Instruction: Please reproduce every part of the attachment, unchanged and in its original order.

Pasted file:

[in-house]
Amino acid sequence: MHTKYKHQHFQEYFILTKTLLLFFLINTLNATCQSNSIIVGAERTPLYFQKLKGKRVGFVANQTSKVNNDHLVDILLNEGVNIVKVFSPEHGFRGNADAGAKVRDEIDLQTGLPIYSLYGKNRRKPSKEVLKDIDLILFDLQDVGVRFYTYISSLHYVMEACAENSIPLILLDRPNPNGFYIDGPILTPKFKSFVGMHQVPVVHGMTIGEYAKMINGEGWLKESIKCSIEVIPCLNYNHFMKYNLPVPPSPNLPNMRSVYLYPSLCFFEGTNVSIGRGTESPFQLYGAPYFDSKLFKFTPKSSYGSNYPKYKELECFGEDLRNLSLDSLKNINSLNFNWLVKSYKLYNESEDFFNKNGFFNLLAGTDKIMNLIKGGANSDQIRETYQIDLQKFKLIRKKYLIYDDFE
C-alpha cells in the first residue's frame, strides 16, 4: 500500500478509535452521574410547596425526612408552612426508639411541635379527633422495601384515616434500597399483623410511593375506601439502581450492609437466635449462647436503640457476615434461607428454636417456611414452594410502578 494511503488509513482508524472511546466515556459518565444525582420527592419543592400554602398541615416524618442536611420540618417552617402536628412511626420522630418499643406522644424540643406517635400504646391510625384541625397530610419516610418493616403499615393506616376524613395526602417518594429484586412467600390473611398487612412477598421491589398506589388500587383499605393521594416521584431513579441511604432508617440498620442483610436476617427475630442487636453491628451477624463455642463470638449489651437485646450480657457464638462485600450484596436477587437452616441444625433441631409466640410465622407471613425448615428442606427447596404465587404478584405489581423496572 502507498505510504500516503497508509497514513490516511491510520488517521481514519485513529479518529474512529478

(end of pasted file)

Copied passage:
[in-house]
Amino acid sequence: MHTKYKHQHFQEYFILTKTLLLFFLINTLNATCQSNSIIVGAERTPLYFQKLKGKRVGFVANQTSKVNNDHLVDILLNEGVNIVKVFSPEHGFRGNADAGAKVRDEIDLQTGLPIYSLYGKNRRKPSKEVLKDIDLILFDLQDVGVRFYTYISSLHYVMEACAENSIPLILLDRPNPNGFYIDGPILTPKFKSFVGMHQVPVVHGMTIGEYAKMINGEGWLKESIKCSIEVIPCLNYNHFMKYNLPVPPSPNLPNMRSVYLYPSLCFFEGTNVSIGRGTESPFQLYGAPYFDSKLFKFTPKSSYGSNYPKYKELECFGEDLRNLSLDSLKNINSLNFNWLVKSYKLYNESEDFFNKNGFFNLLAGTDKIMNLIKGGANSDQIRETYQIDLQKFKLIRKKYLIYDDFE
C-alpha cells in the first residue's frame, strides 16, 4: 500500500478509535452521574410547596425526612408552612426508639411541635379527633422495601384515616434500597399483623410511593375506601439502581450492609437466635449462647436503640457476615434461607428454636417456611414452594410502578 494511503488509513482508524472511546466515556459518565444525582420527592419543592400554602398541615416524618442536611420540618417552617402536628412511626420522630418499643406522644424540643406517635400504646391510625384541625397530610419516610418493616403499615393506616376524613395526602417518594429484586412467600390473611398487612412477598421491589398506589388500587383499605393521594416521584431513579441511604432508617440498620442483610436476617427475630442487636453491628451477624463455642463470638449489651437485646450480657457464638462485600450484596436477587437452616441444625433441631409466640410465622407471613425448615428442606427447596404465587404478584405489581423496572 502507498505510504500516503497508509497514513490516511491510520488517521481514519485513529479518529474512529478